Testimony and poesis: Challenging the symbolic supports of a culture of violence against women

Stuart, Penelope J. (2007) Testimony and poesis: Challenging the symbolic supports of a culture of violence against women. PhD thesis, University of Glasgow.

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Printed Thesis Information: https://eleanor.lib.gla.ac.uk/record=b2646806


This thesis begins with an acknowledgement of the reality of wide-ranging, cross-cultural violence against women because they are women, in the world today. In a quest to locate a strategy for prevention of such abuse in cultural change, it initially details directions and difficulties of research in this field. Seeking deep- seated cultural change beyond that which existing legal, political and educational interventions offer, it engages with the power of poetics and literature to disrupt social imaginaries: the shared understandings that underpin practice within societies. It explores factors that inhibit or enable the emergence of witness to trauma in examples of post-Holocaust and incest survivor testimony. In engagement with the writing of Paul Celan, it asks how poetics might speak the unspeakable when such trauma narratives fail. It draws on the thinking of Julia Kristeva and Emmanuel Levinas on language, subject formation and ethics to examine the complexities of this issue. Having located this move within a current strand of feminist theory, it goes on to employ the fiction of J.M. Coetzee as an example of literature which by its form disrupts and subverts existing discourses, such as those that currently frame gender identity.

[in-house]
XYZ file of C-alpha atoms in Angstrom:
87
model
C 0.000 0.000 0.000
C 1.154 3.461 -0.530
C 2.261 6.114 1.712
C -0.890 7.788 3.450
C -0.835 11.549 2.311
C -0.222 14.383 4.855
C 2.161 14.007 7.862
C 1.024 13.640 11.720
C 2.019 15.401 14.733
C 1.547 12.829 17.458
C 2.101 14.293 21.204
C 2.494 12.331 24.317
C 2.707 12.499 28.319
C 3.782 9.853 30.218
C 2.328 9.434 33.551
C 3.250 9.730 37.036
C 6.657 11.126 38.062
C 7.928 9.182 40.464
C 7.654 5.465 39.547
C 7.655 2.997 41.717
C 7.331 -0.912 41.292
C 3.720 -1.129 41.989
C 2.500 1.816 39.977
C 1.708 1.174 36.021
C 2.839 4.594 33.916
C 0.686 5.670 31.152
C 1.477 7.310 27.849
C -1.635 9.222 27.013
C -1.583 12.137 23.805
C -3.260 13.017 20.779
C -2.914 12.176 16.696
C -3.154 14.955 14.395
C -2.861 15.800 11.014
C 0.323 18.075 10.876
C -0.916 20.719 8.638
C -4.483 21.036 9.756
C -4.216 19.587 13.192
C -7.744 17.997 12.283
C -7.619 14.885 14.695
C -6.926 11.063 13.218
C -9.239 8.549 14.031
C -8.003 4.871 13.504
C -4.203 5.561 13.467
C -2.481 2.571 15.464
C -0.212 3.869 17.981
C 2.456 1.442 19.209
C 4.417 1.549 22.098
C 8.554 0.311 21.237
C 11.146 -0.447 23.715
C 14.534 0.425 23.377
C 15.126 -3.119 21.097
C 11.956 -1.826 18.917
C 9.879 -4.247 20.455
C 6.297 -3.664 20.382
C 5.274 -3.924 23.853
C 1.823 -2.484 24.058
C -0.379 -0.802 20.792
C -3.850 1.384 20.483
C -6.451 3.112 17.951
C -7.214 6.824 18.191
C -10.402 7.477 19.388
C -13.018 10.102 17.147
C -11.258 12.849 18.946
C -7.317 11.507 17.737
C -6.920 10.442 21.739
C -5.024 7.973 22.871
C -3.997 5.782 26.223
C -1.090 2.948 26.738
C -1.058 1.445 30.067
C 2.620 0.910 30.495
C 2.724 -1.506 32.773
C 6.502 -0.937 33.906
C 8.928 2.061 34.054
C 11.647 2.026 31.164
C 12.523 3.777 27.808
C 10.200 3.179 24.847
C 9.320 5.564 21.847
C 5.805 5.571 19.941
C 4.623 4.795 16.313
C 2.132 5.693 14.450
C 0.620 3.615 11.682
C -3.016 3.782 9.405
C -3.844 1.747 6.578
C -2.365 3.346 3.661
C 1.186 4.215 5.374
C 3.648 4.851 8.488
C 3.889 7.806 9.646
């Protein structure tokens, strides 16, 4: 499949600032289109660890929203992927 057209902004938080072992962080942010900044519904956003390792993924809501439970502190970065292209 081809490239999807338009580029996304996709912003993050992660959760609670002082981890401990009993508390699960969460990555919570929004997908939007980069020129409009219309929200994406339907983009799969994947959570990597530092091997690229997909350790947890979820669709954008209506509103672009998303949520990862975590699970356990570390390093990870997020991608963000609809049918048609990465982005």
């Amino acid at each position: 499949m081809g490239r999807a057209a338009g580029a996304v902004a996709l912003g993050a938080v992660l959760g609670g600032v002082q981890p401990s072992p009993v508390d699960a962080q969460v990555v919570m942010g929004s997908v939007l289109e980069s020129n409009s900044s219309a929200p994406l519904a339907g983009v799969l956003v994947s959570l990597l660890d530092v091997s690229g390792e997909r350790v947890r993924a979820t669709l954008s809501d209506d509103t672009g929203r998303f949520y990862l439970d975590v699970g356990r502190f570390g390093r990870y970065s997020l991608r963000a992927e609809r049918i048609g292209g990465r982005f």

Item Type: Thesis (PhD)
Qualification Level: Doctoral
Keywords: Modern literature, women in literature, feminist theory.
Colleges/Schools: College of Arts & Humanities > School of Critical Studies > Theology and Religious Studies
Supervisor's Name: Walton, Dr. Heather
Date of Award: 2007
Depositing User: Enlighten Team
Unique ID: glathesis:2007-71442
Copyright: Copyright of this thesis is held by the author.
Date Deposited: 17 May 2019 09:31
Last Modified: 09 Jul 2021 13:32
Thesis DOI: 10.5525/gla.thesis.71442
URI: https://theses.gla.ac.uk/id/eprint/71442

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